The findings in this report are subject to at least three limitations. First, patients surveyed from the four health sites were not from a nationally representative sample, so these results are not generalizable to the U.S. population of persons with HCV infection. Almost all patients were covered by some form of health insurance, and risk-based behaviors (e.g., injection drug use) were less common in this group than has been observed in surveillance-based studies (9). Second, only 57.9% of persons contacted completed the survey, which might have resulted in response bias. Finally, the long interval between initial testing and time of interview and the potential for inconsistency between self-reported reasons for testing and a health-care provider's rationale for testing might have resulted in recall bias.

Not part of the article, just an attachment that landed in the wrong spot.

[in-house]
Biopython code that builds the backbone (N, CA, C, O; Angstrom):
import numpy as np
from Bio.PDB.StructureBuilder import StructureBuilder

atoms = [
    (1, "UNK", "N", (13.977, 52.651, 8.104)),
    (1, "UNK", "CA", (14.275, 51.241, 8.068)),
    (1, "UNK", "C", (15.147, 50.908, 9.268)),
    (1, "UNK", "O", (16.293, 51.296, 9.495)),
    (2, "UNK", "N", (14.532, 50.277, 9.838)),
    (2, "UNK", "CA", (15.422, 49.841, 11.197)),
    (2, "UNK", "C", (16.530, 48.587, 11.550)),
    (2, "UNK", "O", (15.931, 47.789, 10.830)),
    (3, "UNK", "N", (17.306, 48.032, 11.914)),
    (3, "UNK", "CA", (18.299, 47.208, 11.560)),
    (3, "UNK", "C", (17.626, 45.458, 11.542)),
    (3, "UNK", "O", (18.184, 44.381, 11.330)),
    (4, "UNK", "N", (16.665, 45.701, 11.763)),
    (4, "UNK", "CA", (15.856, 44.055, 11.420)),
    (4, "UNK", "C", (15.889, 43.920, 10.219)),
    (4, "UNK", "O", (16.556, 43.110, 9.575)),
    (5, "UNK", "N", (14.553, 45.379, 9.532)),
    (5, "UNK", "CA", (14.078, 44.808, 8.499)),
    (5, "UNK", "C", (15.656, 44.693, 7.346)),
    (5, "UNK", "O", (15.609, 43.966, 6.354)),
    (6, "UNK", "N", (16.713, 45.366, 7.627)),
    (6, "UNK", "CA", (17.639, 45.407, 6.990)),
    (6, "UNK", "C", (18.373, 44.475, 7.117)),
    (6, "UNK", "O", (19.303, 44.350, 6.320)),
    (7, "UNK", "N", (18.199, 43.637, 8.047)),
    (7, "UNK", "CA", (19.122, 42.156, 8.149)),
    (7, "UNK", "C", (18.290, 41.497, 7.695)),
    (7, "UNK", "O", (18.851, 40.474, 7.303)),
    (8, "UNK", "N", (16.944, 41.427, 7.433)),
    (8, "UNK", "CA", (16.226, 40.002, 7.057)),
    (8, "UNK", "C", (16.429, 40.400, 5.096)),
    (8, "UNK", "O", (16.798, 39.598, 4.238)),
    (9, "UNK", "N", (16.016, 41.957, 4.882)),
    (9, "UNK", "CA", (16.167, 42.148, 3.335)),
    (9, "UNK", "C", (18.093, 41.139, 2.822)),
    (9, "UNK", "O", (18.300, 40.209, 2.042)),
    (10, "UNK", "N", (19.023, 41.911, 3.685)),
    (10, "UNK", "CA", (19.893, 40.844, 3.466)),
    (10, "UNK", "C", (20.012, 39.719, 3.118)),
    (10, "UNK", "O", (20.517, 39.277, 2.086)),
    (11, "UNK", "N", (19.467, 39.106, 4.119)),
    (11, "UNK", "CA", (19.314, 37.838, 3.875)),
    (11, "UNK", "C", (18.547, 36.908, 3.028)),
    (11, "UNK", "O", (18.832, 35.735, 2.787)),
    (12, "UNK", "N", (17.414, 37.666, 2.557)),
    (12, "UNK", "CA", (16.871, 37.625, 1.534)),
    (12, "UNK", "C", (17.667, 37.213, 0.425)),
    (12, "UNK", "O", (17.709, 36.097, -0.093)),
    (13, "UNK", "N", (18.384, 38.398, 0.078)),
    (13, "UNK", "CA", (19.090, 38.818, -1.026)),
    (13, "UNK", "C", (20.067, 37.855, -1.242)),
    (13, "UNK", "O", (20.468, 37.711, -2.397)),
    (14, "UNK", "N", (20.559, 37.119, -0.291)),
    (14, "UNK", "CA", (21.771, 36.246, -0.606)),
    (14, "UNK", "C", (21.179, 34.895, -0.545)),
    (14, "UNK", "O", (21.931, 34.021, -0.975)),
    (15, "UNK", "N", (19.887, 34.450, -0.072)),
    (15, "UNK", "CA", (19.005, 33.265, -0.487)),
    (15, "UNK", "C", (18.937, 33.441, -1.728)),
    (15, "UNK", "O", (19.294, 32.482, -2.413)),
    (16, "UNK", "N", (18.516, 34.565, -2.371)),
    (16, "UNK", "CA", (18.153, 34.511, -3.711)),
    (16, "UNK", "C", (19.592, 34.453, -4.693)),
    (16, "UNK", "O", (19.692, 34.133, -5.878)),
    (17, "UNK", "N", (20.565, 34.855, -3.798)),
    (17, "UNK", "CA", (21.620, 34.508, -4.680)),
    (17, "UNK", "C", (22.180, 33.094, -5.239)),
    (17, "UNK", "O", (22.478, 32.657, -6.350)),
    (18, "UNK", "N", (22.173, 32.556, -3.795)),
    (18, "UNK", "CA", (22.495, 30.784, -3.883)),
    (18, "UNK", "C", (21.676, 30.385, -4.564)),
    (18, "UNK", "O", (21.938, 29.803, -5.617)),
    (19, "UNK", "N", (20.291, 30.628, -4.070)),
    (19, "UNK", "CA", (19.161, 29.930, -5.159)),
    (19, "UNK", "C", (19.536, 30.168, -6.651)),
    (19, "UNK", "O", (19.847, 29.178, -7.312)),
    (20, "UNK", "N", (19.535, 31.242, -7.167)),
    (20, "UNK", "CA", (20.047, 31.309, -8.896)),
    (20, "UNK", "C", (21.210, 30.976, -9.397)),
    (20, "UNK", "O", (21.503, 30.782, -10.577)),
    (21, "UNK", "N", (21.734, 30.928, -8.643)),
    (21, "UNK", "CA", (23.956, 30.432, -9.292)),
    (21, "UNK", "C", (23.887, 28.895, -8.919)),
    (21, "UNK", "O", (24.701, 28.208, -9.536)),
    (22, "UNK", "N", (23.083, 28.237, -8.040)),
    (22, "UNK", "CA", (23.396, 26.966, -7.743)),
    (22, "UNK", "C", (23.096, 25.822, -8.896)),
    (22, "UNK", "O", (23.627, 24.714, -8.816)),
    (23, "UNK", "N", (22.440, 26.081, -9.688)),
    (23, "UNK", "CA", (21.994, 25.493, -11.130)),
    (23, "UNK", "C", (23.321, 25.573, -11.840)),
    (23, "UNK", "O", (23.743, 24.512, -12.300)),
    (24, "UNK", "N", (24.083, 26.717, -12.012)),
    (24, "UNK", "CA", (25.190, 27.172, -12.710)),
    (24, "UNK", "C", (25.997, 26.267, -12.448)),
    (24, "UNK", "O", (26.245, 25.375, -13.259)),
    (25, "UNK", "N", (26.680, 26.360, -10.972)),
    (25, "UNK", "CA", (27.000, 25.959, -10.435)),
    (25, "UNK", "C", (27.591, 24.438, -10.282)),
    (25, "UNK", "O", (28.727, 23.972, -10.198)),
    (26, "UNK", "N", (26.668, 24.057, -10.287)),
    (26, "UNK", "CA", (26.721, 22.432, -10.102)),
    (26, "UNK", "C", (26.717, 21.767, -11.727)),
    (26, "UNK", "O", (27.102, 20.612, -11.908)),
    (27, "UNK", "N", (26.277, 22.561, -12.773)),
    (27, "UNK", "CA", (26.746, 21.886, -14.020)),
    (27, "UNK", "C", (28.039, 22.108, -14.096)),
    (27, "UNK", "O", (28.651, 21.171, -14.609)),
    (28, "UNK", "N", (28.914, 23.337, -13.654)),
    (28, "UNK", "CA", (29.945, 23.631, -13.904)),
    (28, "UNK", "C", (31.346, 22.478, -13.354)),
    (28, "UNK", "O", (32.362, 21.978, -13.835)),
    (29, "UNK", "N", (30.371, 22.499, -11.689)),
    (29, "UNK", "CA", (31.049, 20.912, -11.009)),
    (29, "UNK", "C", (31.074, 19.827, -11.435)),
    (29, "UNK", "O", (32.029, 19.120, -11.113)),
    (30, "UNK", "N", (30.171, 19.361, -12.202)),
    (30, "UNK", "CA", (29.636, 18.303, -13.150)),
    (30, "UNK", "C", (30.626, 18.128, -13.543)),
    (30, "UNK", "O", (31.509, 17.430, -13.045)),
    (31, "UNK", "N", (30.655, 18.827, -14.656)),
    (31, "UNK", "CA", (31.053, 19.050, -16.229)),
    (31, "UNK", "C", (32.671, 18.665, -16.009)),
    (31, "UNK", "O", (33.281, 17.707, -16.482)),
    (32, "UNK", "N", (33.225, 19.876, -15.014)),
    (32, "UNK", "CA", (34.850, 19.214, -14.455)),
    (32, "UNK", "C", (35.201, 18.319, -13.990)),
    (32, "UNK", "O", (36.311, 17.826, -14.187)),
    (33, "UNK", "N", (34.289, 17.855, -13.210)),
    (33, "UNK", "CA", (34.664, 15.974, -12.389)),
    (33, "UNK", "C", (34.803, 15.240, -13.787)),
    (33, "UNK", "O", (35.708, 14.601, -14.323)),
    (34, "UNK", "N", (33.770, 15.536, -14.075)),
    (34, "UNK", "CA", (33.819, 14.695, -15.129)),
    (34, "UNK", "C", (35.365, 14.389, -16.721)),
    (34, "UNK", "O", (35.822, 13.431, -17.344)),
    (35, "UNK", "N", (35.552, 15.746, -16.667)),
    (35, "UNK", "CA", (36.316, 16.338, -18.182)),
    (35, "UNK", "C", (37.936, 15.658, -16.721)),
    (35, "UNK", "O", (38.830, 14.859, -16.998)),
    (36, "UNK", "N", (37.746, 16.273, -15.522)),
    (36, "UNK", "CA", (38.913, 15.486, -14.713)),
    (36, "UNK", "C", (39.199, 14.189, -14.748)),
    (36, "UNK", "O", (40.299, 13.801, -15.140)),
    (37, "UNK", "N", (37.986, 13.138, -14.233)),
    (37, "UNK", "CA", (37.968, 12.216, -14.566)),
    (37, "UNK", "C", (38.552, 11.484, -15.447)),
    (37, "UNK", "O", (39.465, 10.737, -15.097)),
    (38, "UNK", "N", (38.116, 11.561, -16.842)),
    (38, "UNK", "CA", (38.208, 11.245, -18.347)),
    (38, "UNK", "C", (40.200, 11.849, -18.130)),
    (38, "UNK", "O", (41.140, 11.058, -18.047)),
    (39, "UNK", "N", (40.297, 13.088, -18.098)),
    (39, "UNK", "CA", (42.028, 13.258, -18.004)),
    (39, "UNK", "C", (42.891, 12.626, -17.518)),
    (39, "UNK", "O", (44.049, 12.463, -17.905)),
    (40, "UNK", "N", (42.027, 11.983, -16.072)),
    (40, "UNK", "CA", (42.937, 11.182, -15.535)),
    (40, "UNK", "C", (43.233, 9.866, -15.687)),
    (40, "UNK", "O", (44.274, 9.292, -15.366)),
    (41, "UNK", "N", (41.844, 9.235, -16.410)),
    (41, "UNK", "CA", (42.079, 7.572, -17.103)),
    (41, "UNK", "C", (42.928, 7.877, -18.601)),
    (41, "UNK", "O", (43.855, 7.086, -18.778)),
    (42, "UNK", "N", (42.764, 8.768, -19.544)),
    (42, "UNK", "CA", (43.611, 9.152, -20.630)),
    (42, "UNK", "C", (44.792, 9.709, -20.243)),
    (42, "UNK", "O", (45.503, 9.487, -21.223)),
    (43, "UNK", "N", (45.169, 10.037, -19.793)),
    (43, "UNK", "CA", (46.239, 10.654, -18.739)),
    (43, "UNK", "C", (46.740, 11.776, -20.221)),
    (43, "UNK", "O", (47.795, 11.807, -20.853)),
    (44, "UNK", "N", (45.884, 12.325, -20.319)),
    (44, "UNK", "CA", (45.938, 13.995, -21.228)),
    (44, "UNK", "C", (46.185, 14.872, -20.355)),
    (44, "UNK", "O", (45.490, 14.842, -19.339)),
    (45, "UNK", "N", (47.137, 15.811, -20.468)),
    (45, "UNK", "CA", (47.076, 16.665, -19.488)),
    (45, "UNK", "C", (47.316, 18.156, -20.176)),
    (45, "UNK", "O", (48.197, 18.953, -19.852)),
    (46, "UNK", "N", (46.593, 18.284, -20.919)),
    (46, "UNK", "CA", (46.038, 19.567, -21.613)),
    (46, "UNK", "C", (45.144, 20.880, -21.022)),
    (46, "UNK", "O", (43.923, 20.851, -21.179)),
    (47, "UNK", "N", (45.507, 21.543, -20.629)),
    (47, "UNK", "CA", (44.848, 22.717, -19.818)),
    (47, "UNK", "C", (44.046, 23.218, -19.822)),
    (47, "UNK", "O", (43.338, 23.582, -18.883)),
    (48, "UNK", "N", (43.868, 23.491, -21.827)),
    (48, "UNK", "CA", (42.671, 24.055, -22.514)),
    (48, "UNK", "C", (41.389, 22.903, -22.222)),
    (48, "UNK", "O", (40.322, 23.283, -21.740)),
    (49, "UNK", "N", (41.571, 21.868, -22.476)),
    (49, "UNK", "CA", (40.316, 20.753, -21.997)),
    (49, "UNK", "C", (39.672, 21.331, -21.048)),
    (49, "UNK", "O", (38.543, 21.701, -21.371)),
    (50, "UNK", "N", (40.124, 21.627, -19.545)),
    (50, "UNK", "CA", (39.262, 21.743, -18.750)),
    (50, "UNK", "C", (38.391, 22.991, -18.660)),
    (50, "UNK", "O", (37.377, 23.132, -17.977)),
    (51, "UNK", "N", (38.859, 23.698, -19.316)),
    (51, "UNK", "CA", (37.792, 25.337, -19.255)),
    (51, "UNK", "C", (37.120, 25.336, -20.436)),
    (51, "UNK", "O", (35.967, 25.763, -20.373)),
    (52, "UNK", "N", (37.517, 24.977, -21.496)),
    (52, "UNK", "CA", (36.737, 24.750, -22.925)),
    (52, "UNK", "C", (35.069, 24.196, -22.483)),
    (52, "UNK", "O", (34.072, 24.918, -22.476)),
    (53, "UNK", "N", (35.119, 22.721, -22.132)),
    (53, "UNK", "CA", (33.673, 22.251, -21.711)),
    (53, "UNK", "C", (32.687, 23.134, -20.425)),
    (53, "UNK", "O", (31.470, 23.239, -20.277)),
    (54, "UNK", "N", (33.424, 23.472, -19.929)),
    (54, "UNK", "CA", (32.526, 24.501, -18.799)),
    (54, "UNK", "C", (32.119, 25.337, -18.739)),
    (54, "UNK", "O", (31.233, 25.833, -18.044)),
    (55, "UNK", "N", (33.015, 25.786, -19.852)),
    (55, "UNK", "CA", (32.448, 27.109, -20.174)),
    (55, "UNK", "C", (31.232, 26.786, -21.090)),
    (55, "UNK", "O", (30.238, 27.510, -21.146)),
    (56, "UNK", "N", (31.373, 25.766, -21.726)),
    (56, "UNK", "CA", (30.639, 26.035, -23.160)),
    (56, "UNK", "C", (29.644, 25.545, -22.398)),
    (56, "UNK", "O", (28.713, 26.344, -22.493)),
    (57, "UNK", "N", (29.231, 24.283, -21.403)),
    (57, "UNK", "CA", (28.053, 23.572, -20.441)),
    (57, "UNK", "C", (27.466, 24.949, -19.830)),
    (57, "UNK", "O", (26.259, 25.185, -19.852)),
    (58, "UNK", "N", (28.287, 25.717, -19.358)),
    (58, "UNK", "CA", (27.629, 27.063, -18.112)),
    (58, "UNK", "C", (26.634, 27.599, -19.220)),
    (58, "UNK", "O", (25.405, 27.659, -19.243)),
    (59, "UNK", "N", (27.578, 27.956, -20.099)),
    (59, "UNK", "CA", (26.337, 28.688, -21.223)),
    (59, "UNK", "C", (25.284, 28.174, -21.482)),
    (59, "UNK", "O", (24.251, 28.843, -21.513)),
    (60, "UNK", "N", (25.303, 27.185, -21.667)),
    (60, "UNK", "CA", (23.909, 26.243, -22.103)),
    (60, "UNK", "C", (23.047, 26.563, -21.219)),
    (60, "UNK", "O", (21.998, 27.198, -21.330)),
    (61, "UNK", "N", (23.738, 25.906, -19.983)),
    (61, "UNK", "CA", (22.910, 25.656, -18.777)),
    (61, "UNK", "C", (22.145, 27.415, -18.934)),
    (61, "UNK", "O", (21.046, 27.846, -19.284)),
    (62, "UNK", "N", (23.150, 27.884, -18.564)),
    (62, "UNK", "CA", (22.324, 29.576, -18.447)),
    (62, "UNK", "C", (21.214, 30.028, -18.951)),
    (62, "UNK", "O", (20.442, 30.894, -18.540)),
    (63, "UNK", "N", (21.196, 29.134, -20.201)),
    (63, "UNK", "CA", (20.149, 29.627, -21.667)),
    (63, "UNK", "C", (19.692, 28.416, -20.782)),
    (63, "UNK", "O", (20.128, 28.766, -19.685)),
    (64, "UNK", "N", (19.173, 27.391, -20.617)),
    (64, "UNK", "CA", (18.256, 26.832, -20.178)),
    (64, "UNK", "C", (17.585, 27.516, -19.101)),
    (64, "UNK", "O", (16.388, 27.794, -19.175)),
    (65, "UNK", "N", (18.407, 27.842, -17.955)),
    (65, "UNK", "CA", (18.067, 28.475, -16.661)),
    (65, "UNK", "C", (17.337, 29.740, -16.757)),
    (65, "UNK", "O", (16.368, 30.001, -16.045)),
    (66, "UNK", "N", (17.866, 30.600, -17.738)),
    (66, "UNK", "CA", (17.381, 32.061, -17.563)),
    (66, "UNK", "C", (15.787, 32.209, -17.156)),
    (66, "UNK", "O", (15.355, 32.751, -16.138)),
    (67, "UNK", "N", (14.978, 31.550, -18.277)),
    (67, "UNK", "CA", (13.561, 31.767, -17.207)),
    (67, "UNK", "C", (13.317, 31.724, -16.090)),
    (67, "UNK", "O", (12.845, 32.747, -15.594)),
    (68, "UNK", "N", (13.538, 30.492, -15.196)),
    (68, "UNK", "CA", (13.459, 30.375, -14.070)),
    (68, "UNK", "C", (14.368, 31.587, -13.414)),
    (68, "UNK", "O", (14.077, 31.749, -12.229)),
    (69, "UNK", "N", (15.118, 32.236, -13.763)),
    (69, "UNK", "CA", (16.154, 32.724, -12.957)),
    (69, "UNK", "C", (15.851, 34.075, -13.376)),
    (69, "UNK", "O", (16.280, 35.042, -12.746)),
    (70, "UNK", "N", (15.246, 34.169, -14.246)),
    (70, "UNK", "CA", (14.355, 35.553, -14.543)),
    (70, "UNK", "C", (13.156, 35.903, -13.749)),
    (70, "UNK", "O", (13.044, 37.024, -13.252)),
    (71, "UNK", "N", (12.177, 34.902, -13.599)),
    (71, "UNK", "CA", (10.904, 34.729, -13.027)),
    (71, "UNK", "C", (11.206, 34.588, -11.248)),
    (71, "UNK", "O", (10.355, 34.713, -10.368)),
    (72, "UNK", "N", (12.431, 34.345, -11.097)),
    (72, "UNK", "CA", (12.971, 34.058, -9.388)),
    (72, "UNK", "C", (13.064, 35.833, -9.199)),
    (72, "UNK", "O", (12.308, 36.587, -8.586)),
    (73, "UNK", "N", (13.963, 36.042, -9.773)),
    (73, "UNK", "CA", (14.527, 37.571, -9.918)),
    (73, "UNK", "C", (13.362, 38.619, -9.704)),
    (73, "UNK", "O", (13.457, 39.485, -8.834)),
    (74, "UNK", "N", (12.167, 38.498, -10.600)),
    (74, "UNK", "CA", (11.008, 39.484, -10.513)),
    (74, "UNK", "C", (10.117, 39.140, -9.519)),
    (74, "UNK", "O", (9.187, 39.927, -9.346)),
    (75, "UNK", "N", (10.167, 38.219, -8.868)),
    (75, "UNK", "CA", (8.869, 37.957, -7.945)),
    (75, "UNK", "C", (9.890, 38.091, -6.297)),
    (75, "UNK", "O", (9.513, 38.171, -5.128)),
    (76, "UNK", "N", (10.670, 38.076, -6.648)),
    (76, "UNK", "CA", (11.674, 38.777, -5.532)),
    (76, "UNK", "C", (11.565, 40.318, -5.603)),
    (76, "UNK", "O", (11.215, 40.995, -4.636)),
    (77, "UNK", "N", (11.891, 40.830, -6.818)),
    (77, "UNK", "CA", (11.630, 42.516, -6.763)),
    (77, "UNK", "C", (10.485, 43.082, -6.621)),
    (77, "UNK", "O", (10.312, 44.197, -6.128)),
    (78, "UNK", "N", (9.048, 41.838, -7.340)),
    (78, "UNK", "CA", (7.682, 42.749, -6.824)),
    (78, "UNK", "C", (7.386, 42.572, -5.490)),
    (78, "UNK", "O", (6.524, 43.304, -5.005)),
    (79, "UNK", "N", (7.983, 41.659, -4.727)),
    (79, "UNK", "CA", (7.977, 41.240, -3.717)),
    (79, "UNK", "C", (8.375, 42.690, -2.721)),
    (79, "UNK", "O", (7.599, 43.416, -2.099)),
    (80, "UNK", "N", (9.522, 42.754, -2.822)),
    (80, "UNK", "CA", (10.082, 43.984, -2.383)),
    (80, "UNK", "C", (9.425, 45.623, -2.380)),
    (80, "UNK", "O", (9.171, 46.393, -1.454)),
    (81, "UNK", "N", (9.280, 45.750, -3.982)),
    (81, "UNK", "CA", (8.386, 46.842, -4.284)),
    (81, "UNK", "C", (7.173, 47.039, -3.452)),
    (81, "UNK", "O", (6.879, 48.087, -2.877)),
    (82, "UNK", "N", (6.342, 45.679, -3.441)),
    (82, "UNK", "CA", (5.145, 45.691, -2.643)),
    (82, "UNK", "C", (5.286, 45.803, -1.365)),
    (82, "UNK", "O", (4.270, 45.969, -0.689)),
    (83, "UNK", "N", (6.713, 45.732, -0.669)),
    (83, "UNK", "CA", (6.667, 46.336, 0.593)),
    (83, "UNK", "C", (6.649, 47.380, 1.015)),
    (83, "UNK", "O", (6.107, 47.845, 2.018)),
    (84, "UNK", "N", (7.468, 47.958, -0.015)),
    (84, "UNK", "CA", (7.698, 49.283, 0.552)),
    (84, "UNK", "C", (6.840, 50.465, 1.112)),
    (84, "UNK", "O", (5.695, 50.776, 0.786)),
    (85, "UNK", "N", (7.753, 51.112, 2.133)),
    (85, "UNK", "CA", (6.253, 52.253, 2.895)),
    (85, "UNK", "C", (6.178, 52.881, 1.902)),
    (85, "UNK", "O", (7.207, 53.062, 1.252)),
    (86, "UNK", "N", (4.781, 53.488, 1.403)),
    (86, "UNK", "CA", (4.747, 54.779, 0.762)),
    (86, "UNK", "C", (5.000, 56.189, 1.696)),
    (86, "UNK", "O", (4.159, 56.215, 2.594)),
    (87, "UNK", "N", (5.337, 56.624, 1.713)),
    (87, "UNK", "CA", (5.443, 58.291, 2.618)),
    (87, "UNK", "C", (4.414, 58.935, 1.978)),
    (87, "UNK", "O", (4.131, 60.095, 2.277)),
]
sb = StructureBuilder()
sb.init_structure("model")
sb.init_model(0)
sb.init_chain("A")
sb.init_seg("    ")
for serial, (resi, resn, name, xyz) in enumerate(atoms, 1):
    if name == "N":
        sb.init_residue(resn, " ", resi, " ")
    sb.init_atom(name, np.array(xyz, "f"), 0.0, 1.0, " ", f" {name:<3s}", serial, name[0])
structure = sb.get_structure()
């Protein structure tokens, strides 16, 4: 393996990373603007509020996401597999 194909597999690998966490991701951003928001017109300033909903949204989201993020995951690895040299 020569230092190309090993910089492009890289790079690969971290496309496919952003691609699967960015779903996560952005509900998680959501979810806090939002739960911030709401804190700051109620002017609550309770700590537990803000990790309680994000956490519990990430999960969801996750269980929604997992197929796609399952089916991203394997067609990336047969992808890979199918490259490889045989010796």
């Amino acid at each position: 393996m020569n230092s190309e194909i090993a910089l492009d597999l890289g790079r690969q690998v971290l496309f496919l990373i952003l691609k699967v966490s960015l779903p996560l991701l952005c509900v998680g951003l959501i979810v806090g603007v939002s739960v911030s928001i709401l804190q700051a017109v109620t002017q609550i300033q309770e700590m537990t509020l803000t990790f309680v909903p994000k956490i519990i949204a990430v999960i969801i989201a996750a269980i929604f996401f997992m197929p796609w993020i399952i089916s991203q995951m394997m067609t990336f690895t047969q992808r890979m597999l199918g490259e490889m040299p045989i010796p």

This survey of patients with HCV infection enrolled in the Chronic Hepatitis Cohort Study indicates that nearly four out of five participants were born during 1945–1965, a cohort for whom CDC recommends HCV testing in its 2012 guidelines (5). Because a substantial proportion of HCV infections were identified after testing for clinical indications and few patients reported the 1998 CDC risk indications as a reason for initial testing, these data further support the CDC recommendation for testing all persons in the birth cohort of 1945–1965 in addition to risk-based testing. Physicians' offices and other locations might be important venues for implementing these guidelines to increase HCV testing.


Mei Lu, PhD, Nancy Oja-Tebbe, Henry Ford Health System, Detroit, Michigan. Philip Spradling, MD, Jian Xing, PhD, Div of Viral Hepatitis, National Center for HIV/AIDS, Viral Hepatitis, STD, and TB Prevention, CDC.